Qatar will do its ‘utmost’ to help supply more LNG to Europe, Minister of State for Energy Affairs HE Saad Sherida Al Kaabi said on Tuesday.
With the crisis in Ukraine leading to concerns over potential disruption to Russian gas supplies to Europe, Kaabi said, Qatar can divert 10 to 15 percent of its gas exports to customers different from those who had initially contracted the sale.
Some of the gas volumes already committed to the United Kingdom can be diverted, he said.
Kaabi’s comments came during a press conference following the conclusion of the sixth Gas Exporting Countries Forum (GECF) summit in Doha on Tuesday.
Addressing the press conference, Kaabi said, “European buyers have come to us to ask for additional volumes. We would support with additional volume if it’s available as the majority of our volume is already tied up in long-term contracts.”
“We are supportive of the EU and ready to supply whatever is possible from our side and the volume that will be available while abiding by contracts and our commitments. We do our utmost to help,” he said.
Given Europe’s dependence on Russian gas that in recent years met around one-third of Europe’s demand, Kaabi said, “No single country could replace lost Russian gas.”
“There isn’t the capacity to do that from LNG. Most LNG volumes are tied to long-term contracts and destinations that are very clear. To replace that sum of volume that quickly is almost impossible,” he said.
Kaabi also stressed that diverting cargoes from one market to another would have a knock-on effect on the market losing the cargo.
“We will not break contracts to favour one customer versus the other,” he said.
“With the tight market that’s there, even if you take from one region to another, what is going to happen is that you’re going to deprive that market and there is going to be a shortage and a spike in price,” he said.
Kaabi said the current high prices were fundamentally a result of a lack of investment in the gas sector and were present before the current crisis in Ukraine.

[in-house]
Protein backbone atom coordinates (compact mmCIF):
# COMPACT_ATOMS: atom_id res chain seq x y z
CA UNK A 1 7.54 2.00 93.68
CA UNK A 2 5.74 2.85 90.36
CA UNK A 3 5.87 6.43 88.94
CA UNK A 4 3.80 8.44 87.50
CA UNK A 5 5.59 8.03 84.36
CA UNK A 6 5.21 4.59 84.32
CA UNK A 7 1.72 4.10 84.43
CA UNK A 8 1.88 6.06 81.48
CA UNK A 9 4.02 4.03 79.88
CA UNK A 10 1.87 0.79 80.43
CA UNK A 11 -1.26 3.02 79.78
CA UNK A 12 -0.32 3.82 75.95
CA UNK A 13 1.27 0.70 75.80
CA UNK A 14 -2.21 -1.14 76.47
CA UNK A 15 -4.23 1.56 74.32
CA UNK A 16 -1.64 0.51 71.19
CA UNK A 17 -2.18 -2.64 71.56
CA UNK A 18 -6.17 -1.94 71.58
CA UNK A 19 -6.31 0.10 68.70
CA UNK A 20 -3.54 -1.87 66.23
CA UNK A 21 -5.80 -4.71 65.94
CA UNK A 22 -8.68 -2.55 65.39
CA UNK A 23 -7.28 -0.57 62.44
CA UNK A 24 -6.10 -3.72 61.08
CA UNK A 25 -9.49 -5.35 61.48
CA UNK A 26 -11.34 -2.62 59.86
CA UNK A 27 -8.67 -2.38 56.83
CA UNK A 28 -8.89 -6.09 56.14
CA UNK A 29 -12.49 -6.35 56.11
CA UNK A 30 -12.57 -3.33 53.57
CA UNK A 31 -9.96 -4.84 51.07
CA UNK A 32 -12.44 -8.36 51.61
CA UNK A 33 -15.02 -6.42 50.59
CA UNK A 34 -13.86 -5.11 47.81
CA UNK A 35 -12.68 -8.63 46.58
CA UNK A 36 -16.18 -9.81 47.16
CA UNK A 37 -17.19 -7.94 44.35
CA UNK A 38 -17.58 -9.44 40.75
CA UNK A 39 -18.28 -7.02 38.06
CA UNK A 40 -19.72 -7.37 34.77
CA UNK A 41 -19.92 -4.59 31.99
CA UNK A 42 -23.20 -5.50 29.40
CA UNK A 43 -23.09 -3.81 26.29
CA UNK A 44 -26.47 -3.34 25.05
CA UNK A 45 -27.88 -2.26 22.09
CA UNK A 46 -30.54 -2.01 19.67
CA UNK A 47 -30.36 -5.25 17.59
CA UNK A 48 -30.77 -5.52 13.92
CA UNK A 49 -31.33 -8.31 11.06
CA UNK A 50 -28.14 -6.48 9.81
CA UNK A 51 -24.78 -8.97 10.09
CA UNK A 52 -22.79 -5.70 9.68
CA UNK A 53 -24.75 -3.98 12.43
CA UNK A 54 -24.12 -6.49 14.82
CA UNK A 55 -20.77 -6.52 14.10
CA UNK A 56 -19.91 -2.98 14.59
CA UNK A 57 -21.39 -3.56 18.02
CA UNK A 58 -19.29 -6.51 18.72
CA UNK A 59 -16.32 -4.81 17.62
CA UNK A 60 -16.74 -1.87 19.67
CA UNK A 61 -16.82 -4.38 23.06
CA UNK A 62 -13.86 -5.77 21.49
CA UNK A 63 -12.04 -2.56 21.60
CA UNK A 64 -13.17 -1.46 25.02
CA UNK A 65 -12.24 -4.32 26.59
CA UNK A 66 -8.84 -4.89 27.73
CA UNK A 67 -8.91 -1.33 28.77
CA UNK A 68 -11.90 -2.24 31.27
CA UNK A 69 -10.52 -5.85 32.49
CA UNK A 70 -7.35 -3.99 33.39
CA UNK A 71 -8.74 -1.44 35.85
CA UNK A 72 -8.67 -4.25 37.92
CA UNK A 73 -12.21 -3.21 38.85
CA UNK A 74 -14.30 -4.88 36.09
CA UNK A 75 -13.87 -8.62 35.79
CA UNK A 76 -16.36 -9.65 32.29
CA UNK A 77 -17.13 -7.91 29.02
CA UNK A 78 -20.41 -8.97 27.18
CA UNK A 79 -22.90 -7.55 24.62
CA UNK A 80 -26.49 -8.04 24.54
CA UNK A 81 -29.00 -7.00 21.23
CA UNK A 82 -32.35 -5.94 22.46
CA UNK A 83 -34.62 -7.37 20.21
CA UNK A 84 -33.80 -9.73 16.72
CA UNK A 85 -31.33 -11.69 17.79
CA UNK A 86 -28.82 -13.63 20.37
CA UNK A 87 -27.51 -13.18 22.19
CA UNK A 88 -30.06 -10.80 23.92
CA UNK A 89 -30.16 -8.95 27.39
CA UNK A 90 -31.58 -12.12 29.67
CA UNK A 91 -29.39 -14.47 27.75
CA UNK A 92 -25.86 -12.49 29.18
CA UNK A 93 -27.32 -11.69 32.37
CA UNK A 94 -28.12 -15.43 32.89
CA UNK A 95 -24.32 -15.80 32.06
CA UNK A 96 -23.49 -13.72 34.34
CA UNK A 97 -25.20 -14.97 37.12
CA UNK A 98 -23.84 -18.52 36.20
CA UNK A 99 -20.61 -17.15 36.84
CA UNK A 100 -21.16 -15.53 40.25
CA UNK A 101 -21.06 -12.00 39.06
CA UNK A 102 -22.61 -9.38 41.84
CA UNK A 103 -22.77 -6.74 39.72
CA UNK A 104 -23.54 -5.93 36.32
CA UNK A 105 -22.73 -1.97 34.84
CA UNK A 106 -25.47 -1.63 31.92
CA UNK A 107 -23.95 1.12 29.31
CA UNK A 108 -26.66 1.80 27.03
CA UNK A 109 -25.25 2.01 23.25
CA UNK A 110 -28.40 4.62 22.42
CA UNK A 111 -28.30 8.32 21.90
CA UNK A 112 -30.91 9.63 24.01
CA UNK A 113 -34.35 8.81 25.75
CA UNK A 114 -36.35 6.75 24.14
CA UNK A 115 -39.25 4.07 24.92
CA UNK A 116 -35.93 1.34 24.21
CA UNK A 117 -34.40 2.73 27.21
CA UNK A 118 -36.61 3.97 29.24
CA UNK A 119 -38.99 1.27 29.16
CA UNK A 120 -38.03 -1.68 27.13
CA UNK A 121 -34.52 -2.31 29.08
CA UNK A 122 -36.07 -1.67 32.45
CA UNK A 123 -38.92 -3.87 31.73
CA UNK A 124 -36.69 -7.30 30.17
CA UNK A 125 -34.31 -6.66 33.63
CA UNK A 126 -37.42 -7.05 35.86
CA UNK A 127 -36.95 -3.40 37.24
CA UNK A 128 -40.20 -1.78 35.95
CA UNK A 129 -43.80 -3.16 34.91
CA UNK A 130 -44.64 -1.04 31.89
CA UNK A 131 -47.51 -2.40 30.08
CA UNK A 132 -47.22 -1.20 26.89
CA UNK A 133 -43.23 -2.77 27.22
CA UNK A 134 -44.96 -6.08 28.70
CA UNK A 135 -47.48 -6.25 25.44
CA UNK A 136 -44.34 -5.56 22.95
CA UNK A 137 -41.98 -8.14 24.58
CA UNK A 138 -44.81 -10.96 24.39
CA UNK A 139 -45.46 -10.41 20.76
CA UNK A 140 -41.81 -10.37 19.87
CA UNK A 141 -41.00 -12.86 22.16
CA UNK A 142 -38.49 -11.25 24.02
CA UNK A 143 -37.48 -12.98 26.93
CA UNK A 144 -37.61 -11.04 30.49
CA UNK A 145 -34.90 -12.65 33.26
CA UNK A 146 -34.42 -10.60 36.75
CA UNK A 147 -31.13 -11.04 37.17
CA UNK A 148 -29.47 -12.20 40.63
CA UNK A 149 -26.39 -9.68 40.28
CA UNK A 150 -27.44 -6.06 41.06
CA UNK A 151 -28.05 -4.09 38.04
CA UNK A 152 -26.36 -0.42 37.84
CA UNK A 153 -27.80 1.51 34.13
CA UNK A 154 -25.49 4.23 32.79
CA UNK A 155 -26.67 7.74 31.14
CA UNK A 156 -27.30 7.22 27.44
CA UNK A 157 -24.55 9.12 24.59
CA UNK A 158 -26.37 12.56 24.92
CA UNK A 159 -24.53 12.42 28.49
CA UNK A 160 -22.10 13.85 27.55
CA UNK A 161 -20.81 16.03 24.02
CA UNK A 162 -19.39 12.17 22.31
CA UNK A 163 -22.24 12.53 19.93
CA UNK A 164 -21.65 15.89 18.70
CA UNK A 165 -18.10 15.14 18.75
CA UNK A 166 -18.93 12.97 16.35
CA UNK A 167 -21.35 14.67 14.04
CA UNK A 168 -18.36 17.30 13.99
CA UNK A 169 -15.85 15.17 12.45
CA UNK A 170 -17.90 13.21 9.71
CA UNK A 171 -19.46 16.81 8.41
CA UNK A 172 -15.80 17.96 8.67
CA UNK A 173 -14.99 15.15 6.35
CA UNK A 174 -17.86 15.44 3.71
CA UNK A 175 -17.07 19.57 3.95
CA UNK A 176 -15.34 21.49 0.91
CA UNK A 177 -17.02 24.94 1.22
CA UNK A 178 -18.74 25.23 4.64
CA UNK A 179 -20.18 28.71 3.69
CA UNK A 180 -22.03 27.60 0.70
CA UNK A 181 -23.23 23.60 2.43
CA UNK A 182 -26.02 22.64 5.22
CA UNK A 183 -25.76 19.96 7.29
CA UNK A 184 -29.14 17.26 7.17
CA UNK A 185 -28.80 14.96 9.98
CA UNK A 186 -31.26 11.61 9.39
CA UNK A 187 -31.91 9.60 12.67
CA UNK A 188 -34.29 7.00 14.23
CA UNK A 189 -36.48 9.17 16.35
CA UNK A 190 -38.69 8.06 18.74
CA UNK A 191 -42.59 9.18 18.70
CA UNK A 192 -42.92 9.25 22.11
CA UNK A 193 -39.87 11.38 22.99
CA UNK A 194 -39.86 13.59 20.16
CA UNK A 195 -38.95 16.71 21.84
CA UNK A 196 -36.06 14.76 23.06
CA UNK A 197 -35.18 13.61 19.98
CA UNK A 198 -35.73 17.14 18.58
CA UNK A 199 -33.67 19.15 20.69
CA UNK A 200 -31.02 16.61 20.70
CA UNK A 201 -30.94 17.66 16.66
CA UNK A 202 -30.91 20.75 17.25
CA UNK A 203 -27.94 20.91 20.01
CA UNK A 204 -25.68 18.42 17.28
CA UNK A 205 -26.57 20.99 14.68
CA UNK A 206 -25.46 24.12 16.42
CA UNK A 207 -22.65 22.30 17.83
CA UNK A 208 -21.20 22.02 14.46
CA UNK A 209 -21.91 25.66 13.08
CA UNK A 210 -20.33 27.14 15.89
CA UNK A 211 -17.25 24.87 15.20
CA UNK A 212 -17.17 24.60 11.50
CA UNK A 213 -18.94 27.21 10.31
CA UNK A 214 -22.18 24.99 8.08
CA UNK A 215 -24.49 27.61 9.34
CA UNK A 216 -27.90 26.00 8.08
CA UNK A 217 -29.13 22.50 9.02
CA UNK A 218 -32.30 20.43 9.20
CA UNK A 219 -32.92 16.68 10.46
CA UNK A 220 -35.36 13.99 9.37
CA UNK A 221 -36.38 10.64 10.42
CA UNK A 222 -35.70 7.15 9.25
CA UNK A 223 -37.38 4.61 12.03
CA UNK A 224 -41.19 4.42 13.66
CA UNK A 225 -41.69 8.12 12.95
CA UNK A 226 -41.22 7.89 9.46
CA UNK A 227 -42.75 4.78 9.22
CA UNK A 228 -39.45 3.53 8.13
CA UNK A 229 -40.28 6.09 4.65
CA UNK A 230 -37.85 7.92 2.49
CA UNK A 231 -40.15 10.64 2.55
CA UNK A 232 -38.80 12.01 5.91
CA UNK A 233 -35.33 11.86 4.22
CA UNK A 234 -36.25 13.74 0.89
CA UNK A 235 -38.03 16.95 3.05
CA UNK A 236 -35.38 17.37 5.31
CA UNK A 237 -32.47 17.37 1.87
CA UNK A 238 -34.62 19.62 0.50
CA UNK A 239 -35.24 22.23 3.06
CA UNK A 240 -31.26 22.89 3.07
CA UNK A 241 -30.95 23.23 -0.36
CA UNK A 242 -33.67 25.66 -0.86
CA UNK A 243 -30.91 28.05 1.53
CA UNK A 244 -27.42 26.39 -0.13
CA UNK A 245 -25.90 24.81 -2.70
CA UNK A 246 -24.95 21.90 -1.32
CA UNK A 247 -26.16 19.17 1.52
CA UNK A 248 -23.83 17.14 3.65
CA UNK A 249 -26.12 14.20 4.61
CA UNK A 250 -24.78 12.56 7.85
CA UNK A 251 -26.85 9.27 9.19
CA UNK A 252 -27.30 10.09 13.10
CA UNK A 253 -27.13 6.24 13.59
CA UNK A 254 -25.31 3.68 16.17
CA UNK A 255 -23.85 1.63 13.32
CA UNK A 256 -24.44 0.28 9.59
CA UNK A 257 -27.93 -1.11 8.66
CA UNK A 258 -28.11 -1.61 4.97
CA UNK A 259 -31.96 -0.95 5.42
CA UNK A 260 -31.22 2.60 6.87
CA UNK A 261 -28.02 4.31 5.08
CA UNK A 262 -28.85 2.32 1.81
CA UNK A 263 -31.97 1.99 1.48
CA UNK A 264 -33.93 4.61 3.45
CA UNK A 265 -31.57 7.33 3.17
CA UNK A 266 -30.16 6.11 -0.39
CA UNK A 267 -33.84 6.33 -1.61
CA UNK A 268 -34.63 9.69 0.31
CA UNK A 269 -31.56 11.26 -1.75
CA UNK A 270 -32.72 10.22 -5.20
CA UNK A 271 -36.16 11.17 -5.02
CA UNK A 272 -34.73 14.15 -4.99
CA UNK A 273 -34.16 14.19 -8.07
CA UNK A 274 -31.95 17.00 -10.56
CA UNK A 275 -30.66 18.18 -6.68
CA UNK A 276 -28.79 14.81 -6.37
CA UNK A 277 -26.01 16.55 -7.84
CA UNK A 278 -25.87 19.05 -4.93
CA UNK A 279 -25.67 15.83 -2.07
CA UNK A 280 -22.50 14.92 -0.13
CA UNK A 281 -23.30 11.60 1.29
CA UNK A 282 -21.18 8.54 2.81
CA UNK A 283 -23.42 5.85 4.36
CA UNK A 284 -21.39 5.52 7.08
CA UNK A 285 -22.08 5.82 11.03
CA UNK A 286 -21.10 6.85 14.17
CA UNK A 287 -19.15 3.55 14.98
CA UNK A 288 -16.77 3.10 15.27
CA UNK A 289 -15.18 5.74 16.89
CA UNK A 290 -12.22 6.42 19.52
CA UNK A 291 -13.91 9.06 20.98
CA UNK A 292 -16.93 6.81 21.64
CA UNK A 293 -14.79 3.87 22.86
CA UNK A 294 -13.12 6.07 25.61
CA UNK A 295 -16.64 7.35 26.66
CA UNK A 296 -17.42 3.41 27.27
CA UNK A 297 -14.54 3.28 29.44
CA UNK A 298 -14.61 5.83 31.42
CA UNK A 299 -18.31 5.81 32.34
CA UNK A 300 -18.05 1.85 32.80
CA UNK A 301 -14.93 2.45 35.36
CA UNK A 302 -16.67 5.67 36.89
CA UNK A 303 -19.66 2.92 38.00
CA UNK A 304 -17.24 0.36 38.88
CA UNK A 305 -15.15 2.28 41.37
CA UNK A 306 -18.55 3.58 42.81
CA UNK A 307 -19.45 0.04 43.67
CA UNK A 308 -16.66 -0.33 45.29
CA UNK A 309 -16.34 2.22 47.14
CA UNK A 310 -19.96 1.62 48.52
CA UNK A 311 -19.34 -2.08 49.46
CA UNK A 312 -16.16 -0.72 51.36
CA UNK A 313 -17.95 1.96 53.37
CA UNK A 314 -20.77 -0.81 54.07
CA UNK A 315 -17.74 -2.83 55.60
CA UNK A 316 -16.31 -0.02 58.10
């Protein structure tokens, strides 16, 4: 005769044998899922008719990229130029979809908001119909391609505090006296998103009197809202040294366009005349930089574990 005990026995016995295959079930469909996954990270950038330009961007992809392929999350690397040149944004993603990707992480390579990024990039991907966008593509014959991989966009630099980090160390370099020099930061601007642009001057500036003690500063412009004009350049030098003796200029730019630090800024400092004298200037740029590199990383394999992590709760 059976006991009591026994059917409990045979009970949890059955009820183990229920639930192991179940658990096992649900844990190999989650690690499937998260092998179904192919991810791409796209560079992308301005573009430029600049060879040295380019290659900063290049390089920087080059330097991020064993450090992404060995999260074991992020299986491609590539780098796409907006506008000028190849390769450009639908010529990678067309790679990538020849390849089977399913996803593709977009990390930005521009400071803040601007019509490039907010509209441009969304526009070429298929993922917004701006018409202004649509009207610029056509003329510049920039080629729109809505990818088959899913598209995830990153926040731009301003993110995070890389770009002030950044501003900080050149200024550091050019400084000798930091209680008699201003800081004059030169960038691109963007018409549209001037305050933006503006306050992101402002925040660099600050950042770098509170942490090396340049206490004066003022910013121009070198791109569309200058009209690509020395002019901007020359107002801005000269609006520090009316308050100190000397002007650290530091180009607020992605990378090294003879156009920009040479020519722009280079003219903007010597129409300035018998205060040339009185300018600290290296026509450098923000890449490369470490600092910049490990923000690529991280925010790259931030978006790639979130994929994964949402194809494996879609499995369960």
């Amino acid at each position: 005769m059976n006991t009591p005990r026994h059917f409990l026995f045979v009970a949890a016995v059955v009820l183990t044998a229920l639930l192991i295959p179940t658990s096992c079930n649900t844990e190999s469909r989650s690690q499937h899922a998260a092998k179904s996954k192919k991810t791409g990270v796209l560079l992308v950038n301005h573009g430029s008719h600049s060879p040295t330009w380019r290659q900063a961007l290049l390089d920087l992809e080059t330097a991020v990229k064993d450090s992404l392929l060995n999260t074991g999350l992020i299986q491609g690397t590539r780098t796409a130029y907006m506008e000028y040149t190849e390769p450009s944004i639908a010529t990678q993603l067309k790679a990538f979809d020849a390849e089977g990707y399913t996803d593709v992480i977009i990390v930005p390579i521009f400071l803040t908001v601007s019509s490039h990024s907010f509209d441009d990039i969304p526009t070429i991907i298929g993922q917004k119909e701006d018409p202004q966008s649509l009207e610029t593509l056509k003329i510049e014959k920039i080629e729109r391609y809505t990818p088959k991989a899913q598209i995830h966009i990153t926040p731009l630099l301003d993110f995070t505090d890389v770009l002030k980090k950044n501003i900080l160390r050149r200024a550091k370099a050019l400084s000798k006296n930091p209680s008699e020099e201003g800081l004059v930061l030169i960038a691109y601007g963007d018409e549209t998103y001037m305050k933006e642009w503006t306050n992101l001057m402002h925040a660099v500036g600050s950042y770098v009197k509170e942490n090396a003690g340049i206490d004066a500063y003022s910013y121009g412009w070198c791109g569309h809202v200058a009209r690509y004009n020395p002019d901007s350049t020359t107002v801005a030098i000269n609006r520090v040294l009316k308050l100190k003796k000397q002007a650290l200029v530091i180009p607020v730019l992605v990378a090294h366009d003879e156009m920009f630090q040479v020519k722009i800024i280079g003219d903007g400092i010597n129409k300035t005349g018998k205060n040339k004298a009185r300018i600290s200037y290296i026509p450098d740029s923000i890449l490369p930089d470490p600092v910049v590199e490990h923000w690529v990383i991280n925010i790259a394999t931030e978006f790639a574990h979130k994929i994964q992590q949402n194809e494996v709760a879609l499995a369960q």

Kaabi said, “The issue of price increases in Europe started way ahead of the Ukraine issue. The rise in prices was witnessed in the middle of last year. The fundamental issue on pricing is a supply-demand issue and a lack of investment in fossil fuels primarily caused by the euphoria towards an energy transition that was not studied as well as it should have been.”
“When you talk about LNG, it’s something that needs a long time to achieve. If you want to invest in LNG, you need to invest in the field itself…LNG is a very expensive business,” he said.
Kaabi said that the impact of Russia-Ukraine tensions on Europe’s energy prices remained difficult to predict.
“With regards to prices’ predictions, that’s in God’s hands, not mine. I cannot comment on the future,” he said.
Kaabi said that the issue of Russia-Ukraine was not discussed during the high-profile meeting.
“There is absolutely, unequivocally no discussion on anything related to politics in this forum. Regarding the politics of any country and how a sovereign country treats others or gets treated is nothing to do with the GECF,” he said.
“There was absolutely no discussion on anything related to what’s going on in Ukraine because we are not a political forum. There was absolutely, unequivocally no discussion on anything related to politics in this forum,” he said.
Responding to a question over non-UN sanctions imposed on a GECF member, Kaabi said that the matter has nothing to do with the forum.
In response to a question by local media, Kaabi says that his country seeks to support Lebanon in its fuel crisis.
“Lebanon is a very dear country to our leadership and our heart as a nation and I think with the troubles that have happened we lost an opportunity. We had bid to go into Lebanon,” he said.
“We won a tender offered by Lebanon and so on and then it was just delayed three-to-five years. I personally went to Lebanon a couple of times and I’ve discussed a few issues,” he said.
Qatar and Lebanon were reportedly in talks last year to help alleviate Beirut’s power crisis. The situation worsened following the Covid-19 outbreak and the tragic Beirut explosion in 2020.
Speaking alongside Kaabi, Egypt’s Minister of Petroleum and Mineral Resources Tariq El Molla said that his country was working to provide Lebanon with gas.
“We used to export Egyptian gas to Lebanon, but for the last ten years, this has stopped for obvious reasons. What we are currently doing for our Lebanese friends is that we are preparing ourselves to restart the exports of gas to Lebanon,” Molla said.
Egypt used the Arab gas pipeline to supply Lebanon with gas until it faced what Molla describes as “political and technical” disruptions.
“The pipeline is currently being repaired to supply Lebanon with gas in the coming weeks,” he said.
“The Egyptian solution is a quicker solution. We are trying to support LNG, but the LNG solution is a bit of a longer solution. On a longer-term, we are still working to see how we can support Lebanon,” Kaabi said.